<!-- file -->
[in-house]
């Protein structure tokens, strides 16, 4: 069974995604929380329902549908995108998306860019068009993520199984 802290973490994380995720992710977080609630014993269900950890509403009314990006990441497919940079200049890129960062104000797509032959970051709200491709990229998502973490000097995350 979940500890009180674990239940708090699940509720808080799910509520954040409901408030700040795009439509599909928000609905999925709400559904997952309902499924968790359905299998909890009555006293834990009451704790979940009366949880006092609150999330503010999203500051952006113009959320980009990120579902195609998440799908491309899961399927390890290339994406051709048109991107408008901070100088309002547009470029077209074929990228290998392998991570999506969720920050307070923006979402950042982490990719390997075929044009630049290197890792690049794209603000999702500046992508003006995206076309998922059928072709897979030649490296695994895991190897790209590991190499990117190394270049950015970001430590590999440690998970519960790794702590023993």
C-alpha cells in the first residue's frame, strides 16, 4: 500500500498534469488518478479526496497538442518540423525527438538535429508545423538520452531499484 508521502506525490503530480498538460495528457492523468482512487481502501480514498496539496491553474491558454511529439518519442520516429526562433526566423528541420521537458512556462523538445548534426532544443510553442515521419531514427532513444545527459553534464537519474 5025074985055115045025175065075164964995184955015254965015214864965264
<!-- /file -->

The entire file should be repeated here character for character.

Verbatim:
[in-house]
């Protein structure tokens, strides 16, 4: 069974995604929380329902549908995108998306860019068009993520199984 802290973490994380995720992710977080609630014993269900950890509403009314990006990441497919940079200049890129960062104000797509032959970051709200491709990229998502973490000097995350 979940500890009180674990239940708090699940509720808080799910509520954040409901408030700040795009439509599909928000609905999925709400559904997952309902499924968790359905299998909890009555006293834990009451704790979940009366949880006092609150999330503010999203500051952006113009959320980009990120579902195609998440799908491309899961399927390890290339994406051709048109991107408008901070100088309002547009470029077209074929990228290998392998991570999506969720920050307070923006979402950042982490990719390997075929044009630049290197890792690049794209603000999702500046992508003006995206076309998922059928072709897979030649490296695994895991190897790209590991190499990117190394270049950015970001430590590999440690998970519960790794702590023993």
C-alpha cells in the first residue's frame, strides 16, 4: 500500500498534469488518478479526496497538442518540423525527438538535429508545423538520452531499484 508521502506525490503530480498538460495528457492523468482512487481502501480514498496539496491553474491558454511529439518519442520516429526562433526566423528541420521537458512556462523538445548534426532544443510553442515521419531514427532513444545527459553534464537519474 5025074985055115045025175065075164964995184955015254965015214864965264